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A Kappa Alpha Psi party in the Memorial Ballroom at the University of Lynchburg on Friday, Nov. 1 ended with the arrival of the Lynchburg Police Department and an ambulance.
While there are differing accounts of the events of the night, senior David Lovette, a member of Kappa Alpha Psi and one of the party planners, said, “What you have heard or seen on Friday night is not what Kappa Alpha Psi represents or what NPHC represents at all.”
He explained that the party was organized and approved by the Coordinator for Student Engagement and Club/Organization Development, Deborah Brown, in September. Lovette said, “I noted that I did need security for this event. There was no notification sent to me from Security regarding this event. They had sent me a notification about a later party that I had scheduled for Nov. 15, and that I would be getting to them about that security. Other than that, they did not send me any notification a week before, did not ask me, and nobody called me.”
He also noted, “Before the party, I had asked a security guard to unlock a door for me in [Hall Campus Center] and he did that. I had told him that we are having a party upstairs, just to remind you guys, and if I need him, I would give him a call.”
Lovette explained that, “All together, the party started out really slow and then after around 11:00 p.m., people started rolling in. It was [members of the wider Lynchburg community] and people from other schools that we reached out to. We reached out to the public with this event.”
Shekinah Chidzero, a senior, attended the party with some friends. She said, “Me and a few of my other friends, […] we all left the town houses and walked up there and there was actually a decent amount of people walking [into the party]. When we got inside, they were blocking people coming in and out and had a table set up. They were seeing people’s ID’s. They were concerned with the guys, especially those guys that did not go to our school.”
Shauna Crawford, a sophomore who also attended the party said, “They were set up at the door and they were taking payments and patting down the guys. There was a lot of people at the party that were not from Lynchburg.”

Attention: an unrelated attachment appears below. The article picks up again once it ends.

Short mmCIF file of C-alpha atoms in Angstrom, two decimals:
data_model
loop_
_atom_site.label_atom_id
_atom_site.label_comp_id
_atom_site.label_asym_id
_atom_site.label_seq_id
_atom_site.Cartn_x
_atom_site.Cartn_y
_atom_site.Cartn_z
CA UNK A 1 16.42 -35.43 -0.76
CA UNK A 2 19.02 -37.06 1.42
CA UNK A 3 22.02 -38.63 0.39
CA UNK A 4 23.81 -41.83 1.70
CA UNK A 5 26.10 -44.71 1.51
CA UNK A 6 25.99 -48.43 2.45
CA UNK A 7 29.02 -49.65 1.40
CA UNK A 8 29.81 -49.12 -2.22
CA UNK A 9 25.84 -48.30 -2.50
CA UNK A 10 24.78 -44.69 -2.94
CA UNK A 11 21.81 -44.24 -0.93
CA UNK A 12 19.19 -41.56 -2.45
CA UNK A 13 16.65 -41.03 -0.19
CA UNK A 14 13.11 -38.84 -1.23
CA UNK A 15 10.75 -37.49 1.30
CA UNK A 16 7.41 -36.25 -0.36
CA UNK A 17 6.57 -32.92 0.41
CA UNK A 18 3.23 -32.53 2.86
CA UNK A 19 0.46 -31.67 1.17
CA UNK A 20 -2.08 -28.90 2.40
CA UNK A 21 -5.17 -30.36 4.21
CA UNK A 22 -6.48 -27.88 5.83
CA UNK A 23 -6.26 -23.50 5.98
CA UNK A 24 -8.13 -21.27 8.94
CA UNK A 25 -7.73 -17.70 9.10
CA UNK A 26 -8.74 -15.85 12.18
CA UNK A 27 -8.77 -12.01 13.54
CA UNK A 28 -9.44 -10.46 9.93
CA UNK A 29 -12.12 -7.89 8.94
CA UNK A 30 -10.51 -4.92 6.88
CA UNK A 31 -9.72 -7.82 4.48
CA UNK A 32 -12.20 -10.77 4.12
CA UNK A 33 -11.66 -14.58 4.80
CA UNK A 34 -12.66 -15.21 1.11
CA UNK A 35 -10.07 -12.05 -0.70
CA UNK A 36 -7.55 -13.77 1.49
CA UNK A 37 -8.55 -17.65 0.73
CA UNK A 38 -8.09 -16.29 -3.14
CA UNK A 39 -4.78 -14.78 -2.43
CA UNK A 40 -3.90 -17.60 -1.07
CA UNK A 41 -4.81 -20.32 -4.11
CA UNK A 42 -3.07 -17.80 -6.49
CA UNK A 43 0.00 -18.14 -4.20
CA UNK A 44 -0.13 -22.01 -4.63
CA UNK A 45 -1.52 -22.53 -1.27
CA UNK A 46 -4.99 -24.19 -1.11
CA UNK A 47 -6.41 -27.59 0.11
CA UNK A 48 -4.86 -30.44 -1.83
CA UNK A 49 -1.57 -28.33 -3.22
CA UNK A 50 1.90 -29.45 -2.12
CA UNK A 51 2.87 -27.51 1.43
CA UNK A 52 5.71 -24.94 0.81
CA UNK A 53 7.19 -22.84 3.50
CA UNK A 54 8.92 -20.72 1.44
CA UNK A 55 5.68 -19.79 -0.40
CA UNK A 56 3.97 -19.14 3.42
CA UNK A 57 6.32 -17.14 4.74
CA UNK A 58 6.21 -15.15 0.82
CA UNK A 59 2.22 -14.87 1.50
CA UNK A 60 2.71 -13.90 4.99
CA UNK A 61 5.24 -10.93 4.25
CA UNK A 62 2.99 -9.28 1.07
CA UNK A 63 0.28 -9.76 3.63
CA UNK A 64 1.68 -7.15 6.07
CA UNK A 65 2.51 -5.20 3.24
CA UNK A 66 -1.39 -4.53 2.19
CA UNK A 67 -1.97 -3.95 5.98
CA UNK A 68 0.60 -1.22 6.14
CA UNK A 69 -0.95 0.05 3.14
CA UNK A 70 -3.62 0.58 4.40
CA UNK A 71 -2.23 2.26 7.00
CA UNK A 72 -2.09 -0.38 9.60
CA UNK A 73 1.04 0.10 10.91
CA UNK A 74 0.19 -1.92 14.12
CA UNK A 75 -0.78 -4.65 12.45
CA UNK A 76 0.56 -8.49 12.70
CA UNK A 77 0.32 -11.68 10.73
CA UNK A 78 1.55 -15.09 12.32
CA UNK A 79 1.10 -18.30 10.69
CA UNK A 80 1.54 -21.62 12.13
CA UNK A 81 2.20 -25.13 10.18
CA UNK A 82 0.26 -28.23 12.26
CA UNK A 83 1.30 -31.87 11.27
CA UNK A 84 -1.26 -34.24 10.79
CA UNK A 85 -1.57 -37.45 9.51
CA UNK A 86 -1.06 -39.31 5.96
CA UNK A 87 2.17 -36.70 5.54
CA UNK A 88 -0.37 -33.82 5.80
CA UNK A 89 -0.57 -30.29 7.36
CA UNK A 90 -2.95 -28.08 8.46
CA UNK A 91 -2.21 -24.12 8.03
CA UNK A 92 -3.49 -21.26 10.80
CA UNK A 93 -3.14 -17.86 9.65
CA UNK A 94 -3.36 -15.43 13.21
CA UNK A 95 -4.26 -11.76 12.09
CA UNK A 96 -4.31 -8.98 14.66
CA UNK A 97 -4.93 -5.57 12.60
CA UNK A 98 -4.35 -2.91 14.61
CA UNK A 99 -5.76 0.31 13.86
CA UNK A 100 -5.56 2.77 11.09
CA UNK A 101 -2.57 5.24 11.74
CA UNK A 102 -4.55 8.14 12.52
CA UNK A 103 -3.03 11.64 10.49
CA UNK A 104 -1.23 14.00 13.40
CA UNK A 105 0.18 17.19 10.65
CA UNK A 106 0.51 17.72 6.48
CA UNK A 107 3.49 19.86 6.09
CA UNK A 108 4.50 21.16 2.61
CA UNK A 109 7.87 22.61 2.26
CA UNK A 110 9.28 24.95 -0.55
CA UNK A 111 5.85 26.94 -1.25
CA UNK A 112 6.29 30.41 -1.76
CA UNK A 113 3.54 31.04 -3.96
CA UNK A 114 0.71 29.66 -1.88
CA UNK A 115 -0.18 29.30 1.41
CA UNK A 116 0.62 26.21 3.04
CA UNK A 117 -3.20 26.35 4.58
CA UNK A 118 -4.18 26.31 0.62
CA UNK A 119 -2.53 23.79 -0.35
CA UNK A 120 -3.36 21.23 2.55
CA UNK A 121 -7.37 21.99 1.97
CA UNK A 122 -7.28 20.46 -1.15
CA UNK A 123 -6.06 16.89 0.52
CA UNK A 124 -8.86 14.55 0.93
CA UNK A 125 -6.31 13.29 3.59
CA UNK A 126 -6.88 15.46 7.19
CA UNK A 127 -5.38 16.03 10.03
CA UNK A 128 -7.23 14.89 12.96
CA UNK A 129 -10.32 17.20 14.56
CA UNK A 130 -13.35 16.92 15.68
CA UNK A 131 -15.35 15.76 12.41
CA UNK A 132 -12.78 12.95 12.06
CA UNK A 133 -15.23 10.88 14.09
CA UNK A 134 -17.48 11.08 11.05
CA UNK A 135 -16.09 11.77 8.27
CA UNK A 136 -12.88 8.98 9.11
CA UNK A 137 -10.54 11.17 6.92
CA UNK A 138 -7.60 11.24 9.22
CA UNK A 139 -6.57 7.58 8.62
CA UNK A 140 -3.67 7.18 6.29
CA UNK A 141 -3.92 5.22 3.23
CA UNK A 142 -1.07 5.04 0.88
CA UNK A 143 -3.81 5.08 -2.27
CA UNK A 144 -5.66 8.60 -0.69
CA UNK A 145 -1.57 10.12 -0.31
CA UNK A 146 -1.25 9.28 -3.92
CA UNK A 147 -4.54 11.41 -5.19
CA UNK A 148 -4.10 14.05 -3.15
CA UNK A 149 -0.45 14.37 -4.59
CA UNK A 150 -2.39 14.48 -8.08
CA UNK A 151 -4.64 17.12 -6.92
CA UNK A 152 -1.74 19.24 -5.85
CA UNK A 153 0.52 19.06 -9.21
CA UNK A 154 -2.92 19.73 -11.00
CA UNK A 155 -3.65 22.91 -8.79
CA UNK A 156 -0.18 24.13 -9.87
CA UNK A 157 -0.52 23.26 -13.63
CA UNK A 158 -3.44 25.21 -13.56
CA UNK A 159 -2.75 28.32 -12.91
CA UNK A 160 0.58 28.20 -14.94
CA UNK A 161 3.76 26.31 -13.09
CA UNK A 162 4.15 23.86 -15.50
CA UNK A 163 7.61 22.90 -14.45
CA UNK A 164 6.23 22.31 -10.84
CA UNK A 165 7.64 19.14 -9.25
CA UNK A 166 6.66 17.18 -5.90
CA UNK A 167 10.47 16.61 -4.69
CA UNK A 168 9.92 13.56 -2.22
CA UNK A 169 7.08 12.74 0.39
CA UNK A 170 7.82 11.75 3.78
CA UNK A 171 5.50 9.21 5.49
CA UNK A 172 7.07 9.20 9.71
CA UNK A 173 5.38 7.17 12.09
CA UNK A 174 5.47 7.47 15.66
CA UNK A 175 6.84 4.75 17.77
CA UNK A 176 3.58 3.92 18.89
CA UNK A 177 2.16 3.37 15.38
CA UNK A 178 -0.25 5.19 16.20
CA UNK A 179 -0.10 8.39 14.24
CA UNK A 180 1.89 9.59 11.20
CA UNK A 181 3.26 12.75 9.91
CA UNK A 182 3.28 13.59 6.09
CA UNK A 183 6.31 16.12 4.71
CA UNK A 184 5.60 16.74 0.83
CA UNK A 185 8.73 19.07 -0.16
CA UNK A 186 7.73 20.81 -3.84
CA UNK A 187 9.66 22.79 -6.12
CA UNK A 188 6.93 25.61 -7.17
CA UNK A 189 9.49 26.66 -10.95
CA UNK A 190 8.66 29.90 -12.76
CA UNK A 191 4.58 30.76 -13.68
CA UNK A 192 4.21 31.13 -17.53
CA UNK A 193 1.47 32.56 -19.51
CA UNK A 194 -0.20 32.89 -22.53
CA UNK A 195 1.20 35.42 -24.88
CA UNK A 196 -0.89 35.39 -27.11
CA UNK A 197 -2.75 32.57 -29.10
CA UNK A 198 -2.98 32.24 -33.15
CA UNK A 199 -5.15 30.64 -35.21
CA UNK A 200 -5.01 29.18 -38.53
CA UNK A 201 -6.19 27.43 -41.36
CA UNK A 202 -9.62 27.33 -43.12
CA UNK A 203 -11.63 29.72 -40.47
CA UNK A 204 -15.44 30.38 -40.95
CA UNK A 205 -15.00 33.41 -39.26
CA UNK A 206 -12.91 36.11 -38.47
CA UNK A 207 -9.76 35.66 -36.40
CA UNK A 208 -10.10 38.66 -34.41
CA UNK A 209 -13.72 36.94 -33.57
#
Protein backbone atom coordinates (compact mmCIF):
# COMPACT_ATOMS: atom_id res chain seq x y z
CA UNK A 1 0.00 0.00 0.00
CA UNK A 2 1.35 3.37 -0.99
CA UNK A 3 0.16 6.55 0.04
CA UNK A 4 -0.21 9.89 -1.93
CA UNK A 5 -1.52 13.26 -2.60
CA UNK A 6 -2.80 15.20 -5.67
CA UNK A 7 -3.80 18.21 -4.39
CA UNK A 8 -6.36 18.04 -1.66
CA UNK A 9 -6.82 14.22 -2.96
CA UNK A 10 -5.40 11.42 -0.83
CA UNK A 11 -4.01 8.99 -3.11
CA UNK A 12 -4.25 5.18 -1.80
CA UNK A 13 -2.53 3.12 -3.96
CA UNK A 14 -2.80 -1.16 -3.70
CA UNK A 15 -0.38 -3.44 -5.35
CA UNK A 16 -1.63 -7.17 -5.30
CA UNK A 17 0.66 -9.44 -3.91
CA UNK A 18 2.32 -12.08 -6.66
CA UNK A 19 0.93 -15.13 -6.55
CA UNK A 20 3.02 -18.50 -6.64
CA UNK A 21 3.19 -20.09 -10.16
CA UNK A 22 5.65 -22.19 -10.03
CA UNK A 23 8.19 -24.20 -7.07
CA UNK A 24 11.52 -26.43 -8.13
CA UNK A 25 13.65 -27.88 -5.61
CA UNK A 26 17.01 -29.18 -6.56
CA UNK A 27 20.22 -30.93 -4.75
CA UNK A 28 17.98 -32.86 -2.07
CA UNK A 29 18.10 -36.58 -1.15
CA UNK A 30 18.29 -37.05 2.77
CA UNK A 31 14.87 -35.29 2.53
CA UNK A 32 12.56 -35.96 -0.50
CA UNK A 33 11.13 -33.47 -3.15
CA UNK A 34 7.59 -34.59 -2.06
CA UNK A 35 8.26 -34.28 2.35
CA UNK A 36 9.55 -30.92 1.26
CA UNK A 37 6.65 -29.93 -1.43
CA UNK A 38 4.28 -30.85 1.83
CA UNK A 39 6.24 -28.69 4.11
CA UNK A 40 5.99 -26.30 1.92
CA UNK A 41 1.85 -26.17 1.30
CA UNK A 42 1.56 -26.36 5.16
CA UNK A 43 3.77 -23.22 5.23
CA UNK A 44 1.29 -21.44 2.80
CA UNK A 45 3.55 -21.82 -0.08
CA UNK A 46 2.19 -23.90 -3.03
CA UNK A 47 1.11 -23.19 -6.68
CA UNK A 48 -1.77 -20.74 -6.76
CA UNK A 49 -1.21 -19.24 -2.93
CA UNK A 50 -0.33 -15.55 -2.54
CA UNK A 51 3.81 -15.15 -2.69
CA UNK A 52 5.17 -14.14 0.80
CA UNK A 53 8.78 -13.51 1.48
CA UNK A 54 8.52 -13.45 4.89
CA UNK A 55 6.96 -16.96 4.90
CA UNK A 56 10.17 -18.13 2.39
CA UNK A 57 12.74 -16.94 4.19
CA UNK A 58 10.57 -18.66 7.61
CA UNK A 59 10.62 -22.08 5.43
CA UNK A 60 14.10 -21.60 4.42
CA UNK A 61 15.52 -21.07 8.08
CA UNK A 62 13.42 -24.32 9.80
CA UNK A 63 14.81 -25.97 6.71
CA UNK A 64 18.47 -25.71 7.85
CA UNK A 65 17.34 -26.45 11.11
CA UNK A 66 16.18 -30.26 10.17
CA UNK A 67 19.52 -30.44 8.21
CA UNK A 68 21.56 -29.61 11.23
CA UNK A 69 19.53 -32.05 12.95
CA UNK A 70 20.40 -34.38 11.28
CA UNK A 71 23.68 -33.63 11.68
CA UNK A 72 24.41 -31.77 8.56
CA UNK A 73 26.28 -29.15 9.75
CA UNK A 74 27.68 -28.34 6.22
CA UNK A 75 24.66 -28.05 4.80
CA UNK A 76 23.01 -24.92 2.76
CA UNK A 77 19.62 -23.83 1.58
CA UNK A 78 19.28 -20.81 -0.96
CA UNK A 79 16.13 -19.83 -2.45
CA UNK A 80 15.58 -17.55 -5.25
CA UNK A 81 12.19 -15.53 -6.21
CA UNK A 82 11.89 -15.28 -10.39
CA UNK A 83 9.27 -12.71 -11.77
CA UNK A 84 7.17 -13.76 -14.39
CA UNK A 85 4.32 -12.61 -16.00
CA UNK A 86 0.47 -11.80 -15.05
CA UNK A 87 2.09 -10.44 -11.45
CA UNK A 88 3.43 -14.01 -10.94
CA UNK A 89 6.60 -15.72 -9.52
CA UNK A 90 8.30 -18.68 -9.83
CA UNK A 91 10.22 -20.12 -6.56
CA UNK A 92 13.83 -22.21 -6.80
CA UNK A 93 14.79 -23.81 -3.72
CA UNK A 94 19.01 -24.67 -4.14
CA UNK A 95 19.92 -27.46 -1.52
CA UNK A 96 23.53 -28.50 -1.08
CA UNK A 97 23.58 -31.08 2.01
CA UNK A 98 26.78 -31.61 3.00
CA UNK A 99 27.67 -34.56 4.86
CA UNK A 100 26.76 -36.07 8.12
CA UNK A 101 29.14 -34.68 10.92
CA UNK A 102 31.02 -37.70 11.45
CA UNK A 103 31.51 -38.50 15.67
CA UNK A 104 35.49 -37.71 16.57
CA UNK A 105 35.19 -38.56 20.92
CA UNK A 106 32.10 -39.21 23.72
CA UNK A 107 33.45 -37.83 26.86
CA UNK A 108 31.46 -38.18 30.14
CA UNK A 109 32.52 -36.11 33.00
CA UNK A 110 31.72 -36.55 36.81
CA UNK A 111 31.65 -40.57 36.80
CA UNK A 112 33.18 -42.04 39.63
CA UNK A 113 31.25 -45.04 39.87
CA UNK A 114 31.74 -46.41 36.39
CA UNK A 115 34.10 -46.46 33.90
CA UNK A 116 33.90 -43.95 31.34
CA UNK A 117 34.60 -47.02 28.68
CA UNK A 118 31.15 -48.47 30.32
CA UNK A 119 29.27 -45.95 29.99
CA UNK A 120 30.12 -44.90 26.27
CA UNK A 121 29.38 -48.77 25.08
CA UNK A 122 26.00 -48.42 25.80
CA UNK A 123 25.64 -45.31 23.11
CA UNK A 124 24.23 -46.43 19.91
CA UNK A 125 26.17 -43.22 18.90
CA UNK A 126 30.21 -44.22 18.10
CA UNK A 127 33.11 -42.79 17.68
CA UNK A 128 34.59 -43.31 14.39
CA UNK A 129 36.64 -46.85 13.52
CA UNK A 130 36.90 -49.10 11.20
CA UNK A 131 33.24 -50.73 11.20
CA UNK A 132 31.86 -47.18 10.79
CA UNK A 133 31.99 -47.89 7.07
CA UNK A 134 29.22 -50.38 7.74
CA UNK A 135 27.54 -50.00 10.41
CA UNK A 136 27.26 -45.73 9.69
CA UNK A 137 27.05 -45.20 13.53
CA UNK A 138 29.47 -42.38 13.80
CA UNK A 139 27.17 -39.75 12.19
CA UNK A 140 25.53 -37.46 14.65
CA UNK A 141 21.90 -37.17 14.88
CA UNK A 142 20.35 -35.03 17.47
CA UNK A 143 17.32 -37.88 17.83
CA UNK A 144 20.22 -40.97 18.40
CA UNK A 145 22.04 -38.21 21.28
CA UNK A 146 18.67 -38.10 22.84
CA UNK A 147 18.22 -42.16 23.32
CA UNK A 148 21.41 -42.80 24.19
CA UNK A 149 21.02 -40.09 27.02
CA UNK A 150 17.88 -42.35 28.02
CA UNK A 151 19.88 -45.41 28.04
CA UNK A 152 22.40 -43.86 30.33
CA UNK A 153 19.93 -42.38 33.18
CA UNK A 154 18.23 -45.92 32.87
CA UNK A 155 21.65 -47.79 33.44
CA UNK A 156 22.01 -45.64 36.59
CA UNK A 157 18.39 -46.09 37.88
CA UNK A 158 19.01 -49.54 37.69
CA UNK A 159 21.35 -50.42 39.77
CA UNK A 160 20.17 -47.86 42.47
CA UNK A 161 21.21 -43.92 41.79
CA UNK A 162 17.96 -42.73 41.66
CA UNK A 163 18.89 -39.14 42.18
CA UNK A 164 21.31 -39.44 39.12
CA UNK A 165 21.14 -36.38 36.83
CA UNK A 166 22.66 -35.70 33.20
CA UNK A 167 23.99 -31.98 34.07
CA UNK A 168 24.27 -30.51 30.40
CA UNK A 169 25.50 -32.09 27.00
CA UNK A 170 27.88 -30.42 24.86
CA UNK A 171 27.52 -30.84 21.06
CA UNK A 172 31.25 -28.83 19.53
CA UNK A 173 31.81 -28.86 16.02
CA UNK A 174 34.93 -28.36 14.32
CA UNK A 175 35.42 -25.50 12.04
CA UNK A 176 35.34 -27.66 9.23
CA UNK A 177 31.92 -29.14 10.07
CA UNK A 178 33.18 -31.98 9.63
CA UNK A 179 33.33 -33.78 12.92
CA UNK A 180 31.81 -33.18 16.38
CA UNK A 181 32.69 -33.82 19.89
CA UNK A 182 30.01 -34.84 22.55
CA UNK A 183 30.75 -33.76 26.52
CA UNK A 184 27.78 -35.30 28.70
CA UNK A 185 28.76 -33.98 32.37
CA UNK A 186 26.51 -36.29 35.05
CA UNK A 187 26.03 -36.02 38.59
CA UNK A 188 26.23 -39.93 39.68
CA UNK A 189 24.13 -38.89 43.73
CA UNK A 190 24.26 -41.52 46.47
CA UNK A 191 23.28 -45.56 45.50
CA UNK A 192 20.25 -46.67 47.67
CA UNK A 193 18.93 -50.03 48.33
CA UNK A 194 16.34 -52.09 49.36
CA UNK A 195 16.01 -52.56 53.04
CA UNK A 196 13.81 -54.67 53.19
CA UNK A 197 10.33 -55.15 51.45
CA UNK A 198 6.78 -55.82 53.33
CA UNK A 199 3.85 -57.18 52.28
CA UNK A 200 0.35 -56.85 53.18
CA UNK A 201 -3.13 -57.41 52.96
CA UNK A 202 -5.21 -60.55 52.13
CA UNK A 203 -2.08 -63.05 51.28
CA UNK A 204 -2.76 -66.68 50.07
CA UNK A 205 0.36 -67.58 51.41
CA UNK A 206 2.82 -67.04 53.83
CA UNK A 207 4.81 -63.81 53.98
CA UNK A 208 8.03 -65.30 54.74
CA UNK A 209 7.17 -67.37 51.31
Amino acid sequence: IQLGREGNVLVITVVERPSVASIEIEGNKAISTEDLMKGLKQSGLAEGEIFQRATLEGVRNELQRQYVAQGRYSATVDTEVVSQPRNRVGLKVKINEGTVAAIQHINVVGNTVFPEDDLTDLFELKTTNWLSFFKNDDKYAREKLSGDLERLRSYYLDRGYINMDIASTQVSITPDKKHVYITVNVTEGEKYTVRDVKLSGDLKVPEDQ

According to Chidzero, “Everything seemed fine. There were people dancing and there was a random spotlight in the middle of the dance floor. It was really dark in there. It seemed that there were more [members of the wider Lynchburg community] than there were students. The fraternity guys were walking around the party dressed up and they were monitoring things to see what was going on, so that was good.”
However, things turned sour a little before the party was supposed to end. Chidzero said, “Probably an hour before it was supposed to end, they turned the lights on and starting yelling at people that they needed to leave the party. We thought someone had smoked weed before coming to campus and that the smell was just on them, but someone was smoking a whole blunt in the middle of the ballroom, when the Kappas specifically said not to smoke or vape.”
Lovette said, “When people started coming in, people started to not follow the rules, as in smoking vapes inside the ballroom and jules in the ballroom. I had gotten onto the mic once Officer Tara came up to me and told me that that was unacceptable, which of course I know is unacceptable. You are not supposed to smoke in the buildings and normal people know you are not supposed to smoke in the buildings.”
Lovette continued, “From there, it was about an hour or so, more people started filing in. The party started getting pretty exciting and a lot of people were having fun. Then, I got on the mic again and made an announcement about smoking/vaping. Next thing I know, Officer Tara comes in again and shuts down the party. At that point, I start kicking people out and that is all I really remember.”
“It had just turned 1:00 a.m., and the DJ stopped the music and was like, ‘You guys, there are people smoking in here and if you all continue, then we are going to have to shut the party down.’ People started yelling to play music and not even 50 seconds into the song, the DJ said, ‘Everybody get out,’ and started turning on the lights. People started yelling and arguing,” Crawford stated.